Any “electric guitar sound” is a combination of three things:
- frequency response in the guitar itself, PUs etc.
- shaping through the amp circuitry
- speaker/cabinet response
The third point is often underestimated, but it actually has a very significant contribution: the cabinet has a highly uneven response that drastically influences the sound. In particular, guitar amps aren't equipped with HiFi multi-way speakers, but use just one single speaker type: a woofer, i.e. actually a low/mid speaker. That may seem kind of weird, as electric guitar is perhaps most stereotypically known for screamingly-bright, high-pitched sounds. This screaming brightness comes from either pickups with a strong resonance in the high-mid range (best known in the “Tele twang”) or from the hard clipping flanks you get when distorting the signal, as of course guitarists like to do a lot. Those effects are so strong that more often than not, the speaker cutoff is required for the final result to sound actually palpable. Your amp's USB output however evidently does not use a microphone to record what comes out of the speaker, but splits off the signal before it – thus you don't get that smoothening there.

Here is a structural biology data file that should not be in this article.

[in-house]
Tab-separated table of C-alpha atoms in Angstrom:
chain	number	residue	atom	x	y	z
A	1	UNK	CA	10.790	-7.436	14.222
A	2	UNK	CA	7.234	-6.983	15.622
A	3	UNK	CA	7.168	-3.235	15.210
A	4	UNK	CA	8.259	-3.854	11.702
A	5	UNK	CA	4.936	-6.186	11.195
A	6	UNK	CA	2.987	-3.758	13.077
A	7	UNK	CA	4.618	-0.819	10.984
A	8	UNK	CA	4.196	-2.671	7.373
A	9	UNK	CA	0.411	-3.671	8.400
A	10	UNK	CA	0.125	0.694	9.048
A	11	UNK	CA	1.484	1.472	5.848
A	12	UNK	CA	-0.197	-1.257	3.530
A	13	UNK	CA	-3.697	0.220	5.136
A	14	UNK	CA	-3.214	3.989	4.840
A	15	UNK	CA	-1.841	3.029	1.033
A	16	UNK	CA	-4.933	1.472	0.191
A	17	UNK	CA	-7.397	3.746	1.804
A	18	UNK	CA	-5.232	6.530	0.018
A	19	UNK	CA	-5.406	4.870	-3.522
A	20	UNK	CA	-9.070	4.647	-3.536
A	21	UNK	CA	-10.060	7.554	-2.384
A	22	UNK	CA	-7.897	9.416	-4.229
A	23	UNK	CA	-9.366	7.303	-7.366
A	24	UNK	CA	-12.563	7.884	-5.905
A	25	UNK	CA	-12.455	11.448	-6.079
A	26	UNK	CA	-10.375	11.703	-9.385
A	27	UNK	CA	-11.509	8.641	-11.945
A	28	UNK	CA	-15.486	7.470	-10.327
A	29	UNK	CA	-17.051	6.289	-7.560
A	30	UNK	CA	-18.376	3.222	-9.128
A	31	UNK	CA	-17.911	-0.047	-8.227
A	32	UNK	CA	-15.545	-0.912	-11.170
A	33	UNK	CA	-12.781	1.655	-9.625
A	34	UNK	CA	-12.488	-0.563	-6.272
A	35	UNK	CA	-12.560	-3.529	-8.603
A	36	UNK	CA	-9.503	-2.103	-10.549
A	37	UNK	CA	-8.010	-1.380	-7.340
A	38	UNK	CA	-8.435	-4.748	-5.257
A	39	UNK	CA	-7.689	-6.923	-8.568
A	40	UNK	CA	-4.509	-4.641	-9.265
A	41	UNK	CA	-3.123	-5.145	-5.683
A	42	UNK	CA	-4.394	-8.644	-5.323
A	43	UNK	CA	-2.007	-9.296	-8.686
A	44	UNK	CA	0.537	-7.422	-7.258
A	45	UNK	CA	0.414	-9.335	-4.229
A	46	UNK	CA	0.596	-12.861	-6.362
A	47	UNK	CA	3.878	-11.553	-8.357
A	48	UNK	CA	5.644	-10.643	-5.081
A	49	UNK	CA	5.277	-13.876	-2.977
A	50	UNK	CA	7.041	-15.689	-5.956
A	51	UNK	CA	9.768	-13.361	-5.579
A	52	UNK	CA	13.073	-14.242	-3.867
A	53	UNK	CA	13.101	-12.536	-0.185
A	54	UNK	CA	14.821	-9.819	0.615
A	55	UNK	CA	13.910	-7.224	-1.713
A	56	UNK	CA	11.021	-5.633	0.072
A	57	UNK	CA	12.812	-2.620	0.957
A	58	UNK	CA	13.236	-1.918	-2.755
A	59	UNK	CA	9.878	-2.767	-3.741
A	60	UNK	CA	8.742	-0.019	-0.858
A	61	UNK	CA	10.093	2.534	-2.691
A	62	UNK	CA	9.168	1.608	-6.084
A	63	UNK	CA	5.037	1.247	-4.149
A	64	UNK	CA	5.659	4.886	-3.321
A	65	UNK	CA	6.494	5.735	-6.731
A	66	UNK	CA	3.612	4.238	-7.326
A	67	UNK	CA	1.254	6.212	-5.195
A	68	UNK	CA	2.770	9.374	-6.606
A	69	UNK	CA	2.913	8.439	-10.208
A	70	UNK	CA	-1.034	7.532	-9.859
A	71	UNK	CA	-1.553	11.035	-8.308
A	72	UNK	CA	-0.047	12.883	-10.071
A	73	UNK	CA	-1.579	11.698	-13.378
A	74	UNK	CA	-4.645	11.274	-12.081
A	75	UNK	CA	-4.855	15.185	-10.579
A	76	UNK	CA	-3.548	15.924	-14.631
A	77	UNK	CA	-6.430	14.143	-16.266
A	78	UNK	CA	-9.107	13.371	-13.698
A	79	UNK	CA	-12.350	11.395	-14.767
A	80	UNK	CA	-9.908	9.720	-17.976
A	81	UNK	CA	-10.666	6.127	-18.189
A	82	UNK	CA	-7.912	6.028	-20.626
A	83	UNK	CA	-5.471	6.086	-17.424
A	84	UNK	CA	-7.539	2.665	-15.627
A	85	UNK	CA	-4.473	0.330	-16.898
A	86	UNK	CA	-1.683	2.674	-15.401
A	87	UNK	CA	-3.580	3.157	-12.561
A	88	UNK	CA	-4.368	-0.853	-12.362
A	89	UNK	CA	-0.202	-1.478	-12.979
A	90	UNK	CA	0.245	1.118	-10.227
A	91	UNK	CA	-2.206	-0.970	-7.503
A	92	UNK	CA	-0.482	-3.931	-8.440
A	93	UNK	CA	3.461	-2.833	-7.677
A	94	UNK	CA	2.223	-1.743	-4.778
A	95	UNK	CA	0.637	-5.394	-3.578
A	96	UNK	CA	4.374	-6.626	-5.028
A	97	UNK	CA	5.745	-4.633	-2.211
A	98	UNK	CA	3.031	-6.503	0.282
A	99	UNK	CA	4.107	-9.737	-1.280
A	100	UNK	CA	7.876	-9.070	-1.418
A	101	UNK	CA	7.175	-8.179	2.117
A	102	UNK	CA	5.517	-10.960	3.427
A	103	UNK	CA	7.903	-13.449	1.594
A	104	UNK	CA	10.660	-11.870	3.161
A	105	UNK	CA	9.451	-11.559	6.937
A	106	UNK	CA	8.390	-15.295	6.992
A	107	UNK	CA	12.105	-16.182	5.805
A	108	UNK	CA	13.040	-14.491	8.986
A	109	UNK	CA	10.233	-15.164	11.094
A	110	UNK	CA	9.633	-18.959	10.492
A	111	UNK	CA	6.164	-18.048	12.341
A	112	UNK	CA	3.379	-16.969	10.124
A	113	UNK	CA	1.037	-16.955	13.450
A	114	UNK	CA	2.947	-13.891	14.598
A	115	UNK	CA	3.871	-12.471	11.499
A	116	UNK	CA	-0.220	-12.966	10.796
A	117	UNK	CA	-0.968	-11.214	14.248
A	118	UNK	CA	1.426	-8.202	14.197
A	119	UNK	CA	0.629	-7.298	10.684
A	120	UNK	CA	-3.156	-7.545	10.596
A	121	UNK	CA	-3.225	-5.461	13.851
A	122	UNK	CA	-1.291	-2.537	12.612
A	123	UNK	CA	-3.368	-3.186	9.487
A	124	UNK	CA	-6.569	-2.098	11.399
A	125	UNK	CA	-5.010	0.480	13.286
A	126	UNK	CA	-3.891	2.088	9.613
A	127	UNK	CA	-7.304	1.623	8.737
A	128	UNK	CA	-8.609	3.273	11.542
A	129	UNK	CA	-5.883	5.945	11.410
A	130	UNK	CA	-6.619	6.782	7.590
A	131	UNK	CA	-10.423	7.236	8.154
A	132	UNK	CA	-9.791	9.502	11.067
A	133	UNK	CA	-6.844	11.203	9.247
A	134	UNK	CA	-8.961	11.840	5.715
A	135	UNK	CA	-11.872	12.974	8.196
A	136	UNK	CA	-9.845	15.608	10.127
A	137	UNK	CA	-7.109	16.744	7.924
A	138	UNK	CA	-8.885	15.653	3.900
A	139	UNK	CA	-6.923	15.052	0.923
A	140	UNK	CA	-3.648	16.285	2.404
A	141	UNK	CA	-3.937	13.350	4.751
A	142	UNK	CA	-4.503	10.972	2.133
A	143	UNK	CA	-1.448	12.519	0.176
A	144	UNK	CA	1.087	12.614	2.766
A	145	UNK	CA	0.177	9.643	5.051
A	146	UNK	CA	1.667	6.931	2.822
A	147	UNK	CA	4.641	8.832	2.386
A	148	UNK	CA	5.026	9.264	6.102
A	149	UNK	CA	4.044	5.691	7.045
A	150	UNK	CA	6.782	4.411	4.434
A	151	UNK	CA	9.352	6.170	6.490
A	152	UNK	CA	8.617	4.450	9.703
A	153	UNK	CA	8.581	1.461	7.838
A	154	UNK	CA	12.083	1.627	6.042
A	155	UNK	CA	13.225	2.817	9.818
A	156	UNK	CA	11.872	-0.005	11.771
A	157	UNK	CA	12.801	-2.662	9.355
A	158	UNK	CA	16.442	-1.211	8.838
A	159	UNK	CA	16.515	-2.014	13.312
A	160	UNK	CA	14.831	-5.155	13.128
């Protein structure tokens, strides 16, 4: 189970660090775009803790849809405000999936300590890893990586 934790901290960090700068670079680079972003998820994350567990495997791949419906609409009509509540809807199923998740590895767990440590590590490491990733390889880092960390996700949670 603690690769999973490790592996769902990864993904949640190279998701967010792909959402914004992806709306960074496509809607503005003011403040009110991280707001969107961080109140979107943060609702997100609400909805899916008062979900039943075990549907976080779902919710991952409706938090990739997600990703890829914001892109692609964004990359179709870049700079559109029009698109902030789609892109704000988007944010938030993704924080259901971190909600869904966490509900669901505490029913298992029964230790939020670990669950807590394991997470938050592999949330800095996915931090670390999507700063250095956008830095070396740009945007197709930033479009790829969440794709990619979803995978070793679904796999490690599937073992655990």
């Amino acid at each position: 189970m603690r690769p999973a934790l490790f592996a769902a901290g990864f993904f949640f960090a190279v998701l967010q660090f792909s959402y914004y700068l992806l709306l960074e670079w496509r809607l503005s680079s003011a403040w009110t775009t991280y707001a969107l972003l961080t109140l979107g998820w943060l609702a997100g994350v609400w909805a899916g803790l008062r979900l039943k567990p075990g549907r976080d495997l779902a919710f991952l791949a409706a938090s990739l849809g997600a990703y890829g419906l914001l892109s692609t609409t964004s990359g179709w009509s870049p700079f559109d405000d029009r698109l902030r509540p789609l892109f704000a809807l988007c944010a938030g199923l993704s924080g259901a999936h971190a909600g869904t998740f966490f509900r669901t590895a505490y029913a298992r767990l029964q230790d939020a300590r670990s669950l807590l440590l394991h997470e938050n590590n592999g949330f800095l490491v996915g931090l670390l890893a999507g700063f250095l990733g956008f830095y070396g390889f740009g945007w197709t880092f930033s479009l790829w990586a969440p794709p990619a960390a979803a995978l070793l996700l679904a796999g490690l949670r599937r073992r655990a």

Fortunately, cabinet response can nowadays be simulated very well digitally. For that you need a convolution plugin and a suitable impulse response file. You will easily found such on the internet.
The alternative is to pick up your actual own amp with a microphone, as was traditionally done. That gives you more freedom of experimenting with mic positions yourself, but I doubt you will get a better result this way than you can with professionally recorded IR files. If you want to give it a shot, again, the internet is stuffed with recommendation how to mic a guitar cabinet. It's much easier than micing up drums, and doesn't require too fancy microphones. Of course you may find that small Yamaha amp can't be a match to the big sound of a 4×12" cabinets, but you may also be surprised how well such a small speaker can sound on a recording.